Facebook fights the spread fake news by banning modified link previews. If you are a social media manager and you publish posts on Facebook via your client’s business page, you’ll want to be aware of this new initiative. In the past, once you published an update on your brand page, you’ve been able to make changes to the meta description, article headline and image. But because fake news outlets have been able to take advantage of these features to spread misinformation, Facebook is disabling the capability to modify link previews to prevent the spread of false information designed to deceive the public.
If you’re a publisher, how can you gain access to edit links hosted on your own domain? This TechCrunch article shared by Kris Haamer is what you need to read.
— Kris Haamer (@krishaamer) July 19, 2017
Facebook ‘Groups for Pages’ unlocks fan clubs. Facebook certainly has been busy this week. Another new feature being rolled out by the social giant is the ability for brands, celebrities, publishers and businesses to create Groups connected to their Facebook Page. This was announced by Facebook’s chief product officer Chris Cox last Wednesday.
This is yet another move by Facebook to keep people on the site longer, and it will be interesting to see how this pans out. For now, it’s great news for page owners, since communication and engagement can flow more freely, and messages can be targeted to people who are part of the group. But Facebook is all about monetization when it comes to brands. So there’s got to be a strategy in there that gets people hooked on using these branded groups, then it ultimately costs money in some way. There are some cool use cases here and we’ll definitely be keeping an eye on this.
The only downside with Groups that I can pinpoint right away is that people can still add you to groups without your consent. Doesn’t that bug you? I know it does me. You can opt out of course by simply leaving a group, but when your feed is busy, you may not realize you’re already a member of a particular group. To find out more about this feature, head over to this TechCrunch article.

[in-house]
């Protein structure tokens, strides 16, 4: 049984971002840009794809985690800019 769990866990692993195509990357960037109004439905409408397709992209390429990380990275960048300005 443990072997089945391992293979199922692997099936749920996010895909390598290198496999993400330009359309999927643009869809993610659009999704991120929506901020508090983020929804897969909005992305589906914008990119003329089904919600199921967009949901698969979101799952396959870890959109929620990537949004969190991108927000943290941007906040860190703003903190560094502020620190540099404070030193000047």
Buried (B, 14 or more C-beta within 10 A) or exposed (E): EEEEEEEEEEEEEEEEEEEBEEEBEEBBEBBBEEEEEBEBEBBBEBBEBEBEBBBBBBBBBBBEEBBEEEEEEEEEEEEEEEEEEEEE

Traditional TV Viewing: Biggest Decline Coming from Teens, Young Adults. Last week there were so many social posts about the Games of Thrones. I myself have never watched a single episode of the popular HBO series, but I might have to give it a try at some point if I can find the time. I rarely watch anything live anymore, thanks to on demand digital viewing by way of Netflix, Amazon, Hulu and other platforms. Those changing habits (and I know I’m not the only one who does this) drew me to a post from Media Post sharing an interesting study conducted by Pivotal Research about traditional TV viewing, showing a big decline in viewership among teens and young adults.
According to Pivotal Research Group, “12-17 viewers, traditional TV program viewing plus three days of time-shifted viewing (L3) was down 22 percent, while it sank 20 percent among young adults 18-24. Viewing for kids 2-11 was off 14 percent, while 25- to-34-year-olds lost 14 percent.